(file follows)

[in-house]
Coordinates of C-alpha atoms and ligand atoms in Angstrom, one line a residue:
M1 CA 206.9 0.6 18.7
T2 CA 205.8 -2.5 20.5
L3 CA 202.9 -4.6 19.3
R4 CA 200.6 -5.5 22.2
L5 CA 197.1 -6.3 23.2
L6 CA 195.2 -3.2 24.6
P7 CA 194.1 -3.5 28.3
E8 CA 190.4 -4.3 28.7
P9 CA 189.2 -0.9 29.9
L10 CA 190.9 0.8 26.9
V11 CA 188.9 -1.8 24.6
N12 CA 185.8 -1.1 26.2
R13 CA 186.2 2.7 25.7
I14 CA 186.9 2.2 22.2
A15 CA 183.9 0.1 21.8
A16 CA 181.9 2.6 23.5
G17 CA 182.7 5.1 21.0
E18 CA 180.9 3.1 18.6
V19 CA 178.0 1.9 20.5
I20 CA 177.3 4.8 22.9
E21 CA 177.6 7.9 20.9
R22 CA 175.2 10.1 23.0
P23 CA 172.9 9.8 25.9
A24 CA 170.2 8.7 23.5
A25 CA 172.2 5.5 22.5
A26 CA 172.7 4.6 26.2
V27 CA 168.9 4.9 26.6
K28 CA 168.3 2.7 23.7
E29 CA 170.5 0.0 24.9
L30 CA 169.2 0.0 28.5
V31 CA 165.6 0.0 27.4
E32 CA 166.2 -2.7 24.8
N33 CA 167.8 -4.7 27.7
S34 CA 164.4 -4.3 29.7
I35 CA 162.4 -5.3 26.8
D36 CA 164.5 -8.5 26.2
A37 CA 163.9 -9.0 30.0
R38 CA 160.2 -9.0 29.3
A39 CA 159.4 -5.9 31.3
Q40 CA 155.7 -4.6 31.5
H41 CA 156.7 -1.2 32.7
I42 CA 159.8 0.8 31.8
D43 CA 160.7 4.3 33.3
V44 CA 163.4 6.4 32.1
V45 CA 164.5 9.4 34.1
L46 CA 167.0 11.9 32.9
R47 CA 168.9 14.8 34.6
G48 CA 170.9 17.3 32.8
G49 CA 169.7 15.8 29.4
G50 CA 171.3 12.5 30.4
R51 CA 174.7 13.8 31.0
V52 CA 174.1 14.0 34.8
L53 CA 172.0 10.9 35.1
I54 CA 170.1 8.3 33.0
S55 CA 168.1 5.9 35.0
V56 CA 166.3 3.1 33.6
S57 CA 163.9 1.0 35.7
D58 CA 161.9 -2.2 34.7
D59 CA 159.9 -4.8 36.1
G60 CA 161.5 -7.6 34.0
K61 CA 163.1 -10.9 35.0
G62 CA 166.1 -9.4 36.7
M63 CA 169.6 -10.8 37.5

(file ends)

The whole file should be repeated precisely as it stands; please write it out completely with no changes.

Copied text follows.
[in-house]
Coordinates of C-alpha atoms and ligand atoms in Angstrom, one line a residue:
M1 CA 206.9 0.6 18.7
T2 CA 205.8 -2.5 20.5
L3 CA 202.9 -4.6 19.3
R4 CA 200.6 -5.5 22.2
L5 CA 197.1 -6.3 23.2
L6 CA 195.2 -3.2 24.6
P7 CA 194.1 -3.5 28.3
E8 CA 190.4 -4.3 28.7
P9 CA 189.2 -0.9 29.9
L10 CA 190.9 0.8 26.9
V11 CA 188.9 -1.8 24.6
N12 CA 185.8 -1.1 26.2
R13 CA 186.2 2.7 25.7
I14 CA 186.9 2.2 22.2
A15 CA 183.9 0.1 21.8
A16 CA 181.9 2.6 23.5
G17 CA 182.7 5.1 21.0
E18 CA 180.9 3.1 18.6
V19 CA 178.0 1.9 20.5
I20 CA 177.3 4.8 22.9
E21 CA 177.6 7.9 20.9
R22 CA 175.2 10.1 23.0
P23 CA 172.9 9.8 25.9
A24 CA 170.2 8.7 23.5
A25 CA 172.2 5.5 22.5
A26 CA 172.7 4.6 26.2
V27 CA 168.9 4.9 26.6
K28 CA 168.3 2.7 23.7
E29 CA 170.5 0.0 24.9
L30 CA 169.2 0.0 28.5
V31 CA 165.6 0.0 27.4
E32 CA 166.2 -2.7 24.8
N33 CA 167.8 -4.7 27.7
S34 CA 164.4 -4.3 29.7
I35 CA 162.4 -5.3 26.8
D36 CA 164.5 -8.5 26.2
A37 CA 163.9 -9.0 30.0
R38 CA 160.2 -9.0 29.3
A39 CA 159.4 -5.9 31.3
Q40 CA 155.7 -4.6 31.5
H41 CA 156.7 -1.2 32.7
I42 CA 159.8 0.8 31.8
D43 CA 160.7 4.3 33.3
V44 CA 163.4 6.4 32.1
V45 CA 164.5 9.4 34.1
L46 CA 167.0 11.9 32.9
R47 CA 168.9 14.8 34.6
G48 CA 170.9 17.3 32.8
G49 CA 169.7 15.8 29.4
G50 CA 171.3 12.5 30.4
R51 CA 174.7 13.8 31.0
V52 CA 174.1 14.0 34.8
L53 CA 172.0 10.9 35.1
I54 CA 170.1 8.3 33.0
S55 CA 168.1 5.9 35.0
V56 CA 166.3 3.1 33.6
S57 CA 163.9 1.0 35.7
D58 CA 161.9 -2.2 34.7
D59 CA 159.9 -4.8 36.1
G60 CA 161.5 -7.6 34.0
K61 CA 163.1 -10.9 35.0
G62 CA 166.1 -9.4 36.7
M63 CA 169.6 -10.8 37.5